UK Easy Rental Advice
Rent a Room
|RENT A FLAT|
What is a flat?
A flat, also known as an apartment, will usually be located on one floor only, and together with other similar flats and studios will form a building known as a block of flats. A flat will consist of one or more bedrooms, a lounge, a kitchen, a bathroom/shower room, and a W.C. The lounge and kitchen will usually be separate rooms, but not always. Sometimes the lounge and kitchen (or kitchenette) are combined into one room. If you live in a flat you will have your own secure front door with its own key. However you will share some areas and facilities with other occupants of the building. These would include a main entrance door from the street, a communal hall, stairs and/or lift linking the various floors of the building. You may have your own personal parking space for your car, but not always. Often off the road parking is on a "first come, first served" basis. Sometimes there may be no off the road parking, so will have to find a suitable space in the street outside.
If you rent a flat you will almost certainly have to sign a tenancy agreement for a minimum period of 6 months. If you intend to stay in the area for less than 6 months or if you want the freedom to move around during your stay, renting a flat could be the wrong choice. A better choice might be to rent a room.
If you rent a flat you will normally not only have to pay rent, but also utility bills such as gas, electricity, telephone, internet and council tax. When you calculate your monthly expenditure you should take these additional expenses into account. A cheaper choice might be to rent a studio or to rent a room.
There is however one major advantage to renting a flat as compared with renting a room.
But before deciding to rent a flat you must ask yourself, "Can I afford to pay the rent and utility bills by myself?" If not, you might consider sharing with friends and sharing the cost. It is possible for two or more people to jointly sign the tenancy agreement, in which case you are all jointly responsible for paying the rent and complying with the conditions of the tenancy agreement. For this reason it is strongly advised that you only share with friends who you know well and trust. Remember, if one of your flatmates "disappears" for whatever reason, before the end of the tenancy, you alone will become responsible for paying all monies owed. This would include rent, bills and the cost of any damages or losses incurred during the tenancy.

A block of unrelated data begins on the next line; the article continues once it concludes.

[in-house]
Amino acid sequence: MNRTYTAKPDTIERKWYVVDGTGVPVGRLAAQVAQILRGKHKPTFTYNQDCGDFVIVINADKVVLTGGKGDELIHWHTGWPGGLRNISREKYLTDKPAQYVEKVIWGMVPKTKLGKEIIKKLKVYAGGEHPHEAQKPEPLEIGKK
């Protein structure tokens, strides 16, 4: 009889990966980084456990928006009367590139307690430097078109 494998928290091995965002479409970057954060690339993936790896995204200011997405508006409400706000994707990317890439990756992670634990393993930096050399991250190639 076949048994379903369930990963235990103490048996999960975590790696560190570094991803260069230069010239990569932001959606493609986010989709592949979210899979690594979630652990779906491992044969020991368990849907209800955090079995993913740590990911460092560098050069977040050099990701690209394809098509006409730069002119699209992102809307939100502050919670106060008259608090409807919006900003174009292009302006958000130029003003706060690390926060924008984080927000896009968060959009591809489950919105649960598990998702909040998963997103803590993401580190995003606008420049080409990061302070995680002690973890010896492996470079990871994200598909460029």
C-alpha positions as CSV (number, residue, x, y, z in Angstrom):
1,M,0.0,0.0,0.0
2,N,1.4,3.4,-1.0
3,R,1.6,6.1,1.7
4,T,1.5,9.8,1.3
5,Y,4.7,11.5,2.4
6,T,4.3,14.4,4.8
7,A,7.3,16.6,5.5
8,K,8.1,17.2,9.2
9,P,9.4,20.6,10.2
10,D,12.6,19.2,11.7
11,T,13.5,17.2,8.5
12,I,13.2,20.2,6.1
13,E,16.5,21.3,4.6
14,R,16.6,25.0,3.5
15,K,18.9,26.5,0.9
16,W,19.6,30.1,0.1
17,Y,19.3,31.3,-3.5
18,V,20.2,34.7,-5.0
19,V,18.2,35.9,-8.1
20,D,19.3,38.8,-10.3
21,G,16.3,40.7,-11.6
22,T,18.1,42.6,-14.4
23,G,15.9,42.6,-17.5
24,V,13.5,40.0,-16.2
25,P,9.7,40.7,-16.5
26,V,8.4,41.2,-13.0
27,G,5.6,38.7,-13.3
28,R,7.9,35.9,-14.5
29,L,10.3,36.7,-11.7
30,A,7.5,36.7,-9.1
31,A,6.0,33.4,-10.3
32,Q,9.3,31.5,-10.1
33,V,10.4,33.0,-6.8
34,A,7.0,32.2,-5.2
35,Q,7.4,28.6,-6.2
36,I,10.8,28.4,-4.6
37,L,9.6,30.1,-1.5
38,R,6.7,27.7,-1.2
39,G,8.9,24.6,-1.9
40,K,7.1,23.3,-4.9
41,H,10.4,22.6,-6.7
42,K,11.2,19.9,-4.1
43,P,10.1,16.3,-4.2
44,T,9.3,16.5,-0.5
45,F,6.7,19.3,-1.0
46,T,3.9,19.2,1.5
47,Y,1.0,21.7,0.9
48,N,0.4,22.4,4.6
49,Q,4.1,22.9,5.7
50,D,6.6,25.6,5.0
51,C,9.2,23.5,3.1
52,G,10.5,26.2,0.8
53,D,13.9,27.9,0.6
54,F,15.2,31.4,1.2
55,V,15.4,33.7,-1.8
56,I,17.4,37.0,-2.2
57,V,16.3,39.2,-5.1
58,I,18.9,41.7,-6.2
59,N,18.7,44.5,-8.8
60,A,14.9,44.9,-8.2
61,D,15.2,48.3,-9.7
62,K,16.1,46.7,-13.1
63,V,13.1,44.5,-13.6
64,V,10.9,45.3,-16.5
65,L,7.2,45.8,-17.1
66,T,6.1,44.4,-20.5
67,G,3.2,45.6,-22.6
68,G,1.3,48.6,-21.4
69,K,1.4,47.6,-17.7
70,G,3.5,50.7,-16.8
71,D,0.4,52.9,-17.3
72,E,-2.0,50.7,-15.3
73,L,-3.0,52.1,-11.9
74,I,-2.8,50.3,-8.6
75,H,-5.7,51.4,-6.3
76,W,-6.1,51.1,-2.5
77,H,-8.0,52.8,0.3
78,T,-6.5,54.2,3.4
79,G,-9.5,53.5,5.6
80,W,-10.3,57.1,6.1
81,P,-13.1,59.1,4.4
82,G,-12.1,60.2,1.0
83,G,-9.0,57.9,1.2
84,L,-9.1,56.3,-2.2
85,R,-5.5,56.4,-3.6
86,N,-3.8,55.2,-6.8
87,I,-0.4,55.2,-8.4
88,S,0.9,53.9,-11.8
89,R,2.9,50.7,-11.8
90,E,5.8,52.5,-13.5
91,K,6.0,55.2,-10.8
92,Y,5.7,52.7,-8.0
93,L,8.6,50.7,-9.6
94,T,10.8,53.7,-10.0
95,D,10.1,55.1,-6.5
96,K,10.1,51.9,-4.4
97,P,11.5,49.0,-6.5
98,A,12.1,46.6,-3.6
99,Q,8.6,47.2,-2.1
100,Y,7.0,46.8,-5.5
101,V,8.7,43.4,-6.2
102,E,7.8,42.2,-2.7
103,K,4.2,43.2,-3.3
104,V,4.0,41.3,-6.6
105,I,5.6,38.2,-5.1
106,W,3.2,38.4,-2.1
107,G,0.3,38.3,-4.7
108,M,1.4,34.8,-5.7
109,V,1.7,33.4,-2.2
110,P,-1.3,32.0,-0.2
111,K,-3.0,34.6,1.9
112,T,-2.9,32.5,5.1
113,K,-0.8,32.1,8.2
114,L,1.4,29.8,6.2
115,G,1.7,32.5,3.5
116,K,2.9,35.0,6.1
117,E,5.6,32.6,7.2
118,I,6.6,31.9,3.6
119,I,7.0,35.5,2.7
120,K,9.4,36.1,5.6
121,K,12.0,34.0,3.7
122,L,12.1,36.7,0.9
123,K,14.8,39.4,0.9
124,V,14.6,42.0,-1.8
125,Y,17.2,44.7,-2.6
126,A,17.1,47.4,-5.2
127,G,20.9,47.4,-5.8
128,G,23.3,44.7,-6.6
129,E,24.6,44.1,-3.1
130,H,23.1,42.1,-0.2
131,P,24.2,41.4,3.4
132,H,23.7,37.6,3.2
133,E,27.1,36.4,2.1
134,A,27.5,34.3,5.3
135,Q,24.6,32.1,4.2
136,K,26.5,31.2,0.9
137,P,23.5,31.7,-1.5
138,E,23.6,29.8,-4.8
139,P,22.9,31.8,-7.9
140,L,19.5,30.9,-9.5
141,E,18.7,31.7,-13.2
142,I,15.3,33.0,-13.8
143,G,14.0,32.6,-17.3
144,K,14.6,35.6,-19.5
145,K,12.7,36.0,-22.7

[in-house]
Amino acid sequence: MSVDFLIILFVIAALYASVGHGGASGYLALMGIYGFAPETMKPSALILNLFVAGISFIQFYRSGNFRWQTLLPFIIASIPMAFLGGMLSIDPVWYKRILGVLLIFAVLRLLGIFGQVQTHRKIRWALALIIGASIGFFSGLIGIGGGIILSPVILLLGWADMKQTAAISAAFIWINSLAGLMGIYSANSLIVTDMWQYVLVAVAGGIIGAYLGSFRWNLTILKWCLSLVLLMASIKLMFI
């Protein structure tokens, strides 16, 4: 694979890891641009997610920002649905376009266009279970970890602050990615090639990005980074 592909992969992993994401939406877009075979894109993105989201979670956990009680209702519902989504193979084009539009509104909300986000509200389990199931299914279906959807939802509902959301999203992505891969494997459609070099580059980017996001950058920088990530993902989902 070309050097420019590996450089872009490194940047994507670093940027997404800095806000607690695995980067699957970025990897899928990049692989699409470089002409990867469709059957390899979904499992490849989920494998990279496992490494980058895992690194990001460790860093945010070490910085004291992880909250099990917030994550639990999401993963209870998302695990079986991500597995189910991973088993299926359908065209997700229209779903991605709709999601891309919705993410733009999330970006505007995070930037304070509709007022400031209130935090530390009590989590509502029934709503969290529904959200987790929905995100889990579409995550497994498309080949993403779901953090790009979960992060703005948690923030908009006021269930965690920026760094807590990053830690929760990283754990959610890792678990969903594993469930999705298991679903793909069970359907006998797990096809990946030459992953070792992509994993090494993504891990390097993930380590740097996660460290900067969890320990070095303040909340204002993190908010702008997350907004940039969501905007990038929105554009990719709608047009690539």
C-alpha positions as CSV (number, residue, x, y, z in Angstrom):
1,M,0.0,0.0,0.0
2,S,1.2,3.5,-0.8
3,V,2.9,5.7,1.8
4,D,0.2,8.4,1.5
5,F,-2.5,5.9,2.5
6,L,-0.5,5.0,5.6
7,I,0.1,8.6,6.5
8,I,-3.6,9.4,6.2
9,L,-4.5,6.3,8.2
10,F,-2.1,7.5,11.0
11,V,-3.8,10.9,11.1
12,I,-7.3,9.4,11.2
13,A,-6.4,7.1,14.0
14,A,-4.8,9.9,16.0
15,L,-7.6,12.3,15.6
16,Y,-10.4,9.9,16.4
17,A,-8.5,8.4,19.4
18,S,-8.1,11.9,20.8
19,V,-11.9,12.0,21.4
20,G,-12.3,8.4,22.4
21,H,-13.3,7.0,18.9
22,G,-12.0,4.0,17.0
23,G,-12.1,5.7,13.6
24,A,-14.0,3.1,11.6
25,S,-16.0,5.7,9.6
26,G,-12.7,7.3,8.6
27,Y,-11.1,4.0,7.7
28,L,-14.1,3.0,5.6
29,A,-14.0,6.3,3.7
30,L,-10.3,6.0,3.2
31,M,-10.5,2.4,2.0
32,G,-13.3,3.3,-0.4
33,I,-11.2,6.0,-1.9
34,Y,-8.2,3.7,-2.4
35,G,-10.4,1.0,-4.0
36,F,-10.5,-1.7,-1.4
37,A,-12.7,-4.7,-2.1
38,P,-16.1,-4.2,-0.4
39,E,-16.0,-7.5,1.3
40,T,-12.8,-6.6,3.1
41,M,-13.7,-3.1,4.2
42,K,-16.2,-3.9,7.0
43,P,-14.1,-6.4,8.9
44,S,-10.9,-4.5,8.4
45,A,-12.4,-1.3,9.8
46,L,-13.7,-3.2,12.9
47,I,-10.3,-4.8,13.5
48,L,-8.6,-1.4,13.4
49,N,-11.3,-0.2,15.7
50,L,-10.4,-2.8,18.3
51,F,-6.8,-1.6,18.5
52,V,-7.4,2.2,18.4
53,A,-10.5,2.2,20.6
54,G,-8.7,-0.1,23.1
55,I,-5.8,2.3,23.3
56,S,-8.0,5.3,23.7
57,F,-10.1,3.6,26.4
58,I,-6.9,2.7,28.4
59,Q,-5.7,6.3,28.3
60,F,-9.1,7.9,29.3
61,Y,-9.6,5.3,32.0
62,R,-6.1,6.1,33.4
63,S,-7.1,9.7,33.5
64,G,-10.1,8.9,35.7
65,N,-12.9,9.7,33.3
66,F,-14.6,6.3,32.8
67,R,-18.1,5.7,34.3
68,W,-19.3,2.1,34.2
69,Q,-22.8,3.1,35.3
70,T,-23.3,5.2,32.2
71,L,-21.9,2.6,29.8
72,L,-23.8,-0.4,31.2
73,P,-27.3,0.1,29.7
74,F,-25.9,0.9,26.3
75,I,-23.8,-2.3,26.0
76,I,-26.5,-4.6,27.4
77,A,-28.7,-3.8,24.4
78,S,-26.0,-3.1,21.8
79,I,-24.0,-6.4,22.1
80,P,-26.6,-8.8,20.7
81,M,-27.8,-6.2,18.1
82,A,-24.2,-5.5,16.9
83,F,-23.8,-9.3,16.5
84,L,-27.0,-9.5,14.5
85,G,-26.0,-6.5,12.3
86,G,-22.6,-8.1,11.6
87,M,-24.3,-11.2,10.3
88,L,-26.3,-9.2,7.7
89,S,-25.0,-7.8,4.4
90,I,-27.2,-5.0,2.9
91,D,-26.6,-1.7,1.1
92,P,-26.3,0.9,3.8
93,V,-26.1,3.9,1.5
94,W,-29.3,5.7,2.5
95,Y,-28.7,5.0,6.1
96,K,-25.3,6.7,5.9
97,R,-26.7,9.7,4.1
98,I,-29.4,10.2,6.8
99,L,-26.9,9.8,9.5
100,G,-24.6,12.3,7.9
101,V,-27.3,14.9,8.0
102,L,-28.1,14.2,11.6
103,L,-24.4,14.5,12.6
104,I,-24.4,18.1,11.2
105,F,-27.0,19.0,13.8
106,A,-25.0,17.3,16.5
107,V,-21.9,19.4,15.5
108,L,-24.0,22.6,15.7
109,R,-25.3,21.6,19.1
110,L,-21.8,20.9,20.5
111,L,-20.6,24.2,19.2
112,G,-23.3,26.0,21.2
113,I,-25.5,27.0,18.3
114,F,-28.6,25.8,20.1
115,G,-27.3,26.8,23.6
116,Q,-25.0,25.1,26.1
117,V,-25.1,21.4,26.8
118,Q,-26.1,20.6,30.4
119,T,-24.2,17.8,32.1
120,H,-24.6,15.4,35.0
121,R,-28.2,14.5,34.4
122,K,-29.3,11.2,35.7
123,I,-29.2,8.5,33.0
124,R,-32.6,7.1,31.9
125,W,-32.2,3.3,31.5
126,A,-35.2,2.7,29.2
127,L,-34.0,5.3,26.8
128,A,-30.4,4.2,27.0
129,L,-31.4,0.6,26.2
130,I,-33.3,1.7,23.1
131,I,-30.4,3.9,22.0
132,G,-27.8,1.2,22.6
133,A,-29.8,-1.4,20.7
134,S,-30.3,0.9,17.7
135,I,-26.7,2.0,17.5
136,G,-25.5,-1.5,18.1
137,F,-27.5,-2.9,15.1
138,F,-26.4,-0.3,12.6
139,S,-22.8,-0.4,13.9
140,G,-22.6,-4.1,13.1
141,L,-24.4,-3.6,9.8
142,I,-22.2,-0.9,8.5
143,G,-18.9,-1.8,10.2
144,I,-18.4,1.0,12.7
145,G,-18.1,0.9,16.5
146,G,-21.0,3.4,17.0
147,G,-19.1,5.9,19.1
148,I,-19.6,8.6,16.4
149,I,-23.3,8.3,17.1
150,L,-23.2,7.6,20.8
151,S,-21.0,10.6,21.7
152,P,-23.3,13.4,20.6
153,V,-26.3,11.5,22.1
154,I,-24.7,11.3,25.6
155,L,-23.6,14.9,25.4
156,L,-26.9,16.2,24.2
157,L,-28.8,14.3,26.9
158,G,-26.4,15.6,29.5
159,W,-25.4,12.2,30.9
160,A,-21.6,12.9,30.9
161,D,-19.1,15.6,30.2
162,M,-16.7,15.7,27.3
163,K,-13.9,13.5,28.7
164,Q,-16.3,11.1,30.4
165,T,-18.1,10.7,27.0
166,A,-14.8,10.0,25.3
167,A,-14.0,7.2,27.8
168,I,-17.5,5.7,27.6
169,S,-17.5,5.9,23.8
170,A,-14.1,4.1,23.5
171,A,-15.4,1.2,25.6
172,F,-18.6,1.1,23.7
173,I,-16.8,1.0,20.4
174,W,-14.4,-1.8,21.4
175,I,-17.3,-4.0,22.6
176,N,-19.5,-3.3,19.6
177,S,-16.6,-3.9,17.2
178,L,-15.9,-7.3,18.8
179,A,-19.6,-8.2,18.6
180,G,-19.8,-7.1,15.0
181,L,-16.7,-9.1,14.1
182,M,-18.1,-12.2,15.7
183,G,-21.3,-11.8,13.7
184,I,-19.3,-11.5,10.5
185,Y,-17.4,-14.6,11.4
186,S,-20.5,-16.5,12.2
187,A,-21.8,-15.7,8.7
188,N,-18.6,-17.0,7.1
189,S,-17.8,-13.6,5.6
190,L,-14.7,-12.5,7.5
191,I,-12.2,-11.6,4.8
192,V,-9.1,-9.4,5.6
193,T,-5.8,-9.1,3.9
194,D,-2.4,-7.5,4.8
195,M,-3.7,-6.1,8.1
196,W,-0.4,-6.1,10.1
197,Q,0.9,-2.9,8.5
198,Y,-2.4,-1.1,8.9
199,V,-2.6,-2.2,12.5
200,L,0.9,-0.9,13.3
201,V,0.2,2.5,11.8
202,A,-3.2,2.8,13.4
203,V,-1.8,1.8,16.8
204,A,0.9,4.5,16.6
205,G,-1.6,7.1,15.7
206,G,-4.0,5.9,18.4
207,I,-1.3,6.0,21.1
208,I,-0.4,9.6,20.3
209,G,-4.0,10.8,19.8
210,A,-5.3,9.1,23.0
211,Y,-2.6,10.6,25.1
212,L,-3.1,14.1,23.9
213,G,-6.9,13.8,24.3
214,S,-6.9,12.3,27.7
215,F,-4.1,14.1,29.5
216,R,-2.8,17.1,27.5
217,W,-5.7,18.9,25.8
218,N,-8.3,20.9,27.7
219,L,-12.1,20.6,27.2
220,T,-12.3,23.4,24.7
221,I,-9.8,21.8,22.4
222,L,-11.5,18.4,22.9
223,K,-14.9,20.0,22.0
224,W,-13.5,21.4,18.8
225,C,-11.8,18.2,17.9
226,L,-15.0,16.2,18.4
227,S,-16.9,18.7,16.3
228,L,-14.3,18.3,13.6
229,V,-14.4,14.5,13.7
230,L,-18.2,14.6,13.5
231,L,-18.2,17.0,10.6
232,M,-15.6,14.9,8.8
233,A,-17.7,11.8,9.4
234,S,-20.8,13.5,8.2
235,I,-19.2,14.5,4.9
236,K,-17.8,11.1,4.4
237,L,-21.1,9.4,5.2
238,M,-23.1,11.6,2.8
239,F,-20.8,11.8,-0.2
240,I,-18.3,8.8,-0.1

If you have found a flat but you feel that you are unable to afford the cost of the rent plus utilities by yourself, there is another solution to this problem. You, alone could sign the tenancy agreement and then informally ask one or more friends to share the flat with you. You are then free to make an arrangement with your friends to ensure that they contribute to the costs. For example, you could ask your friends to pay a weekly or monthly "rent" for the use of one bedroom each, plus the shared use of the lounge, kitchen, bathroom/shower room, etc. You could also ask your friends to contribute to the cost of utility bills.
But there are severe disadvantages to using this method. There will not be a legally binding agreement between you and your flatmates. For this reason if one of your flatmates falls behind with his payments, or worse, refuses to pay for whatever reason, you are in a weak position. Futhermore, renting out individual rooms to your friends could be classed as "taking in paying guests" or "taking in lodgers". There may well be a clause in your tenancy agreement prohibiting this practice. So you, as the only person to sign the tenancy agreement, will be breaking your contract with the landlord of the property.
So you can now see that for many reasons it is very advisable that you only share with friends who you know well and trust.
If you cannot find any friends to share with and you plan to advertise on the Internet, or elsewhere, to find flatmates, take extreme care. This practice can be extremely risky so I recommend that you read the section, Advertising for Flatmates", before you start.
If you think that renting a flat would be the right choice for you,
If you think that renting a flat would be the wrong choice for you,
WHAT IS A FLAT?
IS A FLAT THE RIGHT CHOICE FOR ME?
SHARING A FLAT